Categories of Criminal Cases That We Can Help You With:
Possessory Crimes (possessing it is illegal)
1. It can be against the law to possess, possess with the intent to distribute, manufacture, distribute or traffic in (trafficking is just possessing a lot of a substance) any substance placed by the United States government on Schedules I-V of the Controlled Substances Act. Further, it can be against the law to possess some of these substances without a valid prescription.
2. The punishments for these offenses are in enhanced (are more punitive, are “worse”) if you have previous convictions for controlled substances.
3. Some drug offenses (distribution within a school zone, trafficking cocaine, for example) are “Strike” offenses. Strike offenses can be used to enhance sentences. A person who has two previous strike offenses and is charged with a third strike offence may receive a sentence of life without parole upon conviction of the third strike.
4. Additionally, some drug offenses are labeled as “Violent” crimes under our law. The sentences for these offenses are calculated at a higher rate than for non-violent offenses.
1. Possession of firearms are generally prohibited in South Carolina subject to a few common exceptions.
2. Firearms may not be carried in your pocket, waistband or coat without a concealed weapons permit.
3. Firearms may not be carried in your car unless they are stored in a closed compartment that can be locked (like the trunk or glove compartment). Guns may not be carried under your seat like in most states.
4. Certain people (some felons) cannot possess firearms. Certain firearms may not be legally possessed (sawed-off shotguns, stolen firearms).
There are many valid defenses to a drug and gun charges, including an illegal search and seizure, lack of consent, lack of probable cause or reasonable suspicion, mere presence (“I was just standing there”), and lack of actual or constructive possession just to name a few.
Burglary: This is entering into the dwelling or place of business of another with the intent to commit a crime therein (usually steal something). Burglary can carry up to five years, ten years, fifteen years or life without parole depending of the facts of a case.
Larceny: This is another word for stealing. Larceny can be a felony or misdemeanor depending on how much was taken.
Stealing can come in many forms and is covered by many statutes: Breach of Trust, Embezzlement, Use of a Vehicle Without Permission, to name just a few.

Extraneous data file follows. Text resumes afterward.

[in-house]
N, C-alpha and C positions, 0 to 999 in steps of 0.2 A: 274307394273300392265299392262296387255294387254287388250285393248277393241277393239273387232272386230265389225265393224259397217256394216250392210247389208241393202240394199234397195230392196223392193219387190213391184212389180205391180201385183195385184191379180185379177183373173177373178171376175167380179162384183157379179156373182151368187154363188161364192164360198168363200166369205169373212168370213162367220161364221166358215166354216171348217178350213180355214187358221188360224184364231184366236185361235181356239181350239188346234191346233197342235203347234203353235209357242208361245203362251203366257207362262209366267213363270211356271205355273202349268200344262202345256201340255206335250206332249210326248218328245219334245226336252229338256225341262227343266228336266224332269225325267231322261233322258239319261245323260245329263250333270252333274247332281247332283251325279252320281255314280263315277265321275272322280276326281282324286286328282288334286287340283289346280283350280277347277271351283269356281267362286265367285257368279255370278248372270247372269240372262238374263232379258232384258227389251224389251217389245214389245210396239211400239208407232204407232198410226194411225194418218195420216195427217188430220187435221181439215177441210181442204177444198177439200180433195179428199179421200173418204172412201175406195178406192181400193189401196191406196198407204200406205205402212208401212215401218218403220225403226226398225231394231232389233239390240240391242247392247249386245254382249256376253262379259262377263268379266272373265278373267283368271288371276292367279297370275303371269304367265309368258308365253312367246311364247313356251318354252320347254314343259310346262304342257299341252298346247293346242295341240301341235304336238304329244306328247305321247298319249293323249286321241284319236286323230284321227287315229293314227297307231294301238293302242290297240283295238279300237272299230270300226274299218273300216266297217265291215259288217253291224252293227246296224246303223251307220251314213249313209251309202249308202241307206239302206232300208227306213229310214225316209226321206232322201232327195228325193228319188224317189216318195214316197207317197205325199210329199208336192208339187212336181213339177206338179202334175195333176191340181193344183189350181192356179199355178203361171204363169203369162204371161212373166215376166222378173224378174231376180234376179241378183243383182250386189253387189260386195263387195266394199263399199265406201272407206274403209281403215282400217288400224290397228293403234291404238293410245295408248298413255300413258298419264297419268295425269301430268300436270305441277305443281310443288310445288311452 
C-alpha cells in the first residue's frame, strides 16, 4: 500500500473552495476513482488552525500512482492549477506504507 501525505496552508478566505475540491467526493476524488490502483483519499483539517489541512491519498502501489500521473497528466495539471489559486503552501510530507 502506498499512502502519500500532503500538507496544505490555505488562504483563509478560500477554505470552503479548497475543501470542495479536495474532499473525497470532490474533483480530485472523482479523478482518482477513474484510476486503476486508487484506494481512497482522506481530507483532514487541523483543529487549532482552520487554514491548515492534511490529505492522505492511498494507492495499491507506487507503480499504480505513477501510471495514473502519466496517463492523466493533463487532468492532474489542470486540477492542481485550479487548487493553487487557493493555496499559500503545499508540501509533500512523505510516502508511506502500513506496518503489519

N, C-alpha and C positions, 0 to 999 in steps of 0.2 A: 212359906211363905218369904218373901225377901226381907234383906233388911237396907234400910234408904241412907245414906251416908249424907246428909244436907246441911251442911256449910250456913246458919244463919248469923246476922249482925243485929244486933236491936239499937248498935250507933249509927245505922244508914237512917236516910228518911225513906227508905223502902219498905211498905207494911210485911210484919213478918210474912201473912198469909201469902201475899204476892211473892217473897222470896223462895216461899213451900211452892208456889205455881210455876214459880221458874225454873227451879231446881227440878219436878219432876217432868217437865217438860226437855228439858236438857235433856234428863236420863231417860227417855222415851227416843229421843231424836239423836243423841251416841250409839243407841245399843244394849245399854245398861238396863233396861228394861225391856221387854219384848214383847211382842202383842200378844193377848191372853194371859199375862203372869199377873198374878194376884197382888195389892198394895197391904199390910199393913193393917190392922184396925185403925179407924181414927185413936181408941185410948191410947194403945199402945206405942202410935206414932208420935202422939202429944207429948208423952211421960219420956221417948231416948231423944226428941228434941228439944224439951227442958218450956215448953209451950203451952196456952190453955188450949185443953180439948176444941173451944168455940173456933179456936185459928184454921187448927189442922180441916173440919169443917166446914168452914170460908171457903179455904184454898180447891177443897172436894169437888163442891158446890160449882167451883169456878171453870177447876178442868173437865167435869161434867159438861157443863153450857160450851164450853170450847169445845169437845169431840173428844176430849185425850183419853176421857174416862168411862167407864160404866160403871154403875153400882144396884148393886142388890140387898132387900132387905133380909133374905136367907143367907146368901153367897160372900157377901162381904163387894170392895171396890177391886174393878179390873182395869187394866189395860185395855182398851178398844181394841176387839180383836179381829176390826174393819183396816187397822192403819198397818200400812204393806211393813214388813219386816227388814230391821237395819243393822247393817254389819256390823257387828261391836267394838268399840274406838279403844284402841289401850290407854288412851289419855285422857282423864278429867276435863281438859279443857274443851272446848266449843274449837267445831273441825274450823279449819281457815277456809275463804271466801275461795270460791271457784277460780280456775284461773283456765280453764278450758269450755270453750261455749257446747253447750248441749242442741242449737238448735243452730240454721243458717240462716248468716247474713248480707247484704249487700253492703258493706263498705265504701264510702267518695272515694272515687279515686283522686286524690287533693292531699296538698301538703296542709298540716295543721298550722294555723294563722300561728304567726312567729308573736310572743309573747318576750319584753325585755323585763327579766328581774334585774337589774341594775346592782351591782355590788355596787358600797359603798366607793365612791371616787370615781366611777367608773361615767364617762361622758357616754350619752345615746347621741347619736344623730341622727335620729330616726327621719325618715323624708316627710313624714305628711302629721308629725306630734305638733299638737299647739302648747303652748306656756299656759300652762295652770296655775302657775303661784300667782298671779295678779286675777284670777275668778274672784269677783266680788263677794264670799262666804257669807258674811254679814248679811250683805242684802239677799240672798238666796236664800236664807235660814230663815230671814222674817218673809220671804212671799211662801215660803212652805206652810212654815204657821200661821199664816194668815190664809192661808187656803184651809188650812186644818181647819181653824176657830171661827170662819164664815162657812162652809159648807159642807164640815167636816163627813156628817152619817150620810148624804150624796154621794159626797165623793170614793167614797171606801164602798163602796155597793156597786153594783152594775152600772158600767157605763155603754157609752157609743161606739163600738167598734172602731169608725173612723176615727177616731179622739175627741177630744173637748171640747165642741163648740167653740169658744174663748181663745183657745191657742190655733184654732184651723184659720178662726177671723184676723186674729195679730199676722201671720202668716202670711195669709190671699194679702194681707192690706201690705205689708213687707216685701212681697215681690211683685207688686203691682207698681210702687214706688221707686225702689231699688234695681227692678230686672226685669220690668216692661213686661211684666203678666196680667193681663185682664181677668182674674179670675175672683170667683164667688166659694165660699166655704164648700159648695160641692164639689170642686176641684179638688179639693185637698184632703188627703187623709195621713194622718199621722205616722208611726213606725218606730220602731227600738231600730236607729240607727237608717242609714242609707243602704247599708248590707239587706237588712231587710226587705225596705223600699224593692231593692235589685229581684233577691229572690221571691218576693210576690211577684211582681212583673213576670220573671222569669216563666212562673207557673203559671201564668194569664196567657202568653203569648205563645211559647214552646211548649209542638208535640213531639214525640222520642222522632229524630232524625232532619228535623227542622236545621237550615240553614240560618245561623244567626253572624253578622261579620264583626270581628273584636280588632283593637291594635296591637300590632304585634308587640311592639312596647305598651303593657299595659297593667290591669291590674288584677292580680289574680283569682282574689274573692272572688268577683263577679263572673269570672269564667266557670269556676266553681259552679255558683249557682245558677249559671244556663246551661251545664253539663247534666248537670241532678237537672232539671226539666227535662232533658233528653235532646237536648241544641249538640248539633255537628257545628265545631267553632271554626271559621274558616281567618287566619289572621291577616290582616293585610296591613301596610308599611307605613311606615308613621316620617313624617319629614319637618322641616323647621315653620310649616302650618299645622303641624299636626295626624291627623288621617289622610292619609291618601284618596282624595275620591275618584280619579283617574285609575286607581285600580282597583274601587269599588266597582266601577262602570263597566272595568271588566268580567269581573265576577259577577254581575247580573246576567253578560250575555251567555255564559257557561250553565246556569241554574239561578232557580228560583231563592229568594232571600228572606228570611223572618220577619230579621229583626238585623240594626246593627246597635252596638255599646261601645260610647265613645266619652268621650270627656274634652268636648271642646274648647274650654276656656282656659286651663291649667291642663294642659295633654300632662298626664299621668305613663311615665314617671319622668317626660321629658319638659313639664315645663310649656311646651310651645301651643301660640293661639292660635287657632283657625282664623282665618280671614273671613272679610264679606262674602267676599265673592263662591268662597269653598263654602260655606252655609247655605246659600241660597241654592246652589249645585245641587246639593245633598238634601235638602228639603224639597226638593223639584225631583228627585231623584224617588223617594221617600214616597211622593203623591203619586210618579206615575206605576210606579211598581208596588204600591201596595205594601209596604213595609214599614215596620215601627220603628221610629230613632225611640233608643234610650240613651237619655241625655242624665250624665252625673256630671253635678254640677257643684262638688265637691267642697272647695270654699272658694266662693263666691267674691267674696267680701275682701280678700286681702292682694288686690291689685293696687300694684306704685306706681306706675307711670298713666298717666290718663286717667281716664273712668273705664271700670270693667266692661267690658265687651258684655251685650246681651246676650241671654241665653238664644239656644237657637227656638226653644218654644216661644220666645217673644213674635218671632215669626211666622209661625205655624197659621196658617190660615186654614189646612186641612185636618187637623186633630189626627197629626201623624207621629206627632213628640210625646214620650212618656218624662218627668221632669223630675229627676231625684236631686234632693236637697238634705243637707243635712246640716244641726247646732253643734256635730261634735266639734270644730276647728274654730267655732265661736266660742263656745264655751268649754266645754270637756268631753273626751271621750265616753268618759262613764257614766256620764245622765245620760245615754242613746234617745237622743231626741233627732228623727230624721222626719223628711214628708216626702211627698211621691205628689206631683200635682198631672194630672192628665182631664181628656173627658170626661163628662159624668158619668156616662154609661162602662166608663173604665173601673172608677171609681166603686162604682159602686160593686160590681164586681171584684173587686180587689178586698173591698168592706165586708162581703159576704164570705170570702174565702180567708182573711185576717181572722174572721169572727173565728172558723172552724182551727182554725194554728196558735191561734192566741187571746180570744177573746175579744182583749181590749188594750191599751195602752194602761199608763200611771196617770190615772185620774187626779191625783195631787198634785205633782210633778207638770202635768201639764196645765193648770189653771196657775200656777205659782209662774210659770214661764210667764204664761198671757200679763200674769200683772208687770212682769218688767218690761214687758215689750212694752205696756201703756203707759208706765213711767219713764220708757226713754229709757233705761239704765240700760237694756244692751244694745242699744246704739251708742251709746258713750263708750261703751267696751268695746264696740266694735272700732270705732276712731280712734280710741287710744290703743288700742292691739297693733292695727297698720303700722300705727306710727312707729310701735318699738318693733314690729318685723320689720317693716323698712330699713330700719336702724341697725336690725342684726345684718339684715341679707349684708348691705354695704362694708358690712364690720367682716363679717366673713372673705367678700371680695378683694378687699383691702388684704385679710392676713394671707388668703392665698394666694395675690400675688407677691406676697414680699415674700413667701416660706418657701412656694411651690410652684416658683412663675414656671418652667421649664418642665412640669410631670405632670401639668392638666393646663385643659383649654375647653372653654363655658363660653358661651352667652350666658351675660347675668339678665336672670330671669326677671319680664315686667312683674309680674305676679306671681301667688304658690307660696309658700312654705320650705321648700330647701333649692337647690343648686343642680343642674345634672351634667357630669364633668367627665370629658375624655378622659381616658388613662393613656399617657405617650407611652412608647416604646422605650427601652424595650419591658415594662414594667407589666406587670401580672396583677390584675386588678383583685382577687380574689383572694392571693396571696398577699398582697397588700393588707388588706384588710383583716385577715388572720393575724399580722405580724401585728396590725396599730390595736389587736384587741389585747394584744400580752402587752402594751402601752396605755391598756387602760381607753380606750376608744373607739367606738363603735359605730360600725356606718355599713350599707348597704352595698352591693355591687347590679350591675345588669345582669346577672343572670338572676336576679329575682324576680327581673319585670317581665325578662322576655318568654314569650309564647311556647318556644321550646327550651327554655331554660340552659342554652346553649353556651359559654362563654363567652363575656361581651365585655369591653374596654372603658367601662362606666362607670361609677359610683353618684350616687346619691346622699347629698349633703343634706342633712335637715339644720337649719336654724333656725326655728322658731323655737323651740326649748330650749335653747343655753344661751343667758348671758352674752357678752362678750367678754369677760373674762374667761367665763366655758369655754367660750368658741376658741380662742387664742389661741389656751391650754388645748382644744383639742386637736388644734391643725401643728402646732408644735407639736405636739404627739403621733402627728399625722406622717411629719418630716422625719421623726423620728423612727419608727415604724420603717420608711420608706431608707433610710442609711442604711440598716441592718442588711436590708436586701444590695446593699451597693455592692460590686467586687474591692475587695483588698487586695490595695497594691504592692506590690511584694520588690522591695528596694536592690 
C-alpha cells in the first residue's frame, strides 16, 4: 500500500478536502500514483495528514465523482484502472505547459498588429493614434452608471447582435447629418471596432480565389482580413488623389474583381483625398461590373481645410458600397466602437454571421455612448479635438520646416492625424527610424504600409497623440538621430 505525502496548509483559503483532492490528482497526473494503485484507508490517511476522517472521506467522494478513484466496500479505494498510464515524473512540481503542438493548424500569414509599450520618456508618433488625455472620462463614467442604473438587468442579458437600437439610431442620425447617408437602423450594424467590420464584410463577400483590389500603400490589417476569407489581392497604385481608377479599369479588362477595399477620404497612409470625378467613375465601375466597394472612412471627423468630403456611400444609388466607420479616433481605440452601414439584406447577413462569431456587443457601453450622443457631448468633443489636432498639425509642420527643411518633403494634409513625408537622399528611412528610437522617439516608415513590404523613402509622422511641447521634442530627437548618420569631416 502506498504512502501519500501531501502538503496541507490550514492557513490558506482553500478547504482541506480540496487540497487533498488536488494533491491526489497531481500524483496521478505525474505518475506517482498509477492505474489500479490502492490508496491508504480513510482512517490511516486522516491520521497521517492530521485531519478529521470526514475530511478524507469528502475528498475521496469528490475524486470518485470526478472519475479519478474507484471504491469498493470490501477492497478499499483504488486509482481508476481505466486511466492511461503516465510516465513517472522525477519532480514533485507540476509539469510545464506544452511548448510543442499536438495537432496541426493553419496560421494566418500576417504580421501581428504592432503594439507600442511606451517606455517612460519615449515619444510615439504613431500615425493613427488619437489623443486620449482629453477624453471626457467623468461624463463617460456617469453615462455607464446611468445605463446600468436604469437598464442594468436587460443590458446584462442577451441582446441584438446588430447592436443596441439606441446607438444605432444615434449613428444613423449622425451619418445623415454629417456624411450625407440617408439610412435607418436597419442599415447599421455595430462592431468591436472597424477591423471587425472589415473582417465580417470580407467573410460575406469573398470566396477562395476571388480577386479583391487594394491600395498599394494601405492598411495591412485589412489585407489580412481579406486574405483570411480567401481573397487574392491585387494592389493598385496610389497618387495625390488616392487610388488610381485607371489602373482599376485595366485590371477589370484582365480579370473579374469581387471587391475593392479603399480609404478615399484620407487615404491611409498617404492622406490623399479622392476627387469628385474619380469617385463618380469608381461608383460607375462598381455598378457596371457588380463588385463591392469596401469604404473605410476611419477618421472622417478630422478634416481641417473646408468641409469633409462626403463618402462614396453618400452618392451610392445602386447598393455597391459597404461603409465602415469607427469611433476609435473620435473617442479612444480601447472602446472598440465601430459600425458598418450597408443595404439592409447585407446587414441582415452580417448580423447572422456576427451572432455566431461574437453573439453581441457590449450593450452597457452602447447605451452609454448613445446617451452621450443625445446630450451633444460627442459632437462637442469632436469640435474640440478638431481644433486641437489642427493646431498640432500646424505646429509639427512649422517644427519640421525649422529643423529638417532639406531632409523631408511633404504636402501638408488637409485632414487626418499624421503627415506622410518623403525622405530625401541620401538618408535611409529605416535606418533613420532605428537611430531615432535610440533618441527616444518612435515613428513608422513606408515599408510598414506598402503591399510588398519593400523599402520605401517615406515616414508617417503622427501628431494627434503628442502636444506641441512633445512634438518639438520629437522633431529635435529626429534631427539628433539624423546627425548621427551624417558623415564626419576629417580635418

Persons Crimes: These are crimes committed against individuals and are treated more seriously under our law and many are “Strike” and “Violent” offenses: Robbery, Assault and Battery, Criminal Sexual Conduct (Rape), and Murder. Many of these offense have minimum mandatory sentences. For example, a person convicted of Armed Robbery must receive a sentence of at least 10 years in prison, even if the judge would like to sentence the person to less.
Alcohol Related Crime:
DUI: Driving a motor vehicle while impaired by alcohol or drugs is a misdemeanor on the first conviction and a felony, given enough convictions. The punishments increase with subsequent convictions as well. To prove a DUI the prosecutor and the officer must follow the DUI must follow the statutes very closely.
Felony DUI: It is illegal to operate a motor vehicle under the influence of alcohol or drugs and violate a traffic statute and cause the death or great bodily injury of another.
Criminal Cases We Can’t Help You With: We have not found one yet.
When should I get an attorney?
Now. Having an experienced attorney can influence all aspects of the criminal process so the sooner the attorney is working on your case the better the outcome is likely to be. Criminal matters don’t go away by themselves. Often having an attorney involved from the moment that you are contacted by law enforcement can make the difference between charges being brought or the embarrassment and inconvenience of arrest being avoided. Also, many important events, such as preliminary hearings, can be waived if you do not exercise your right to the hearing early on in the process.
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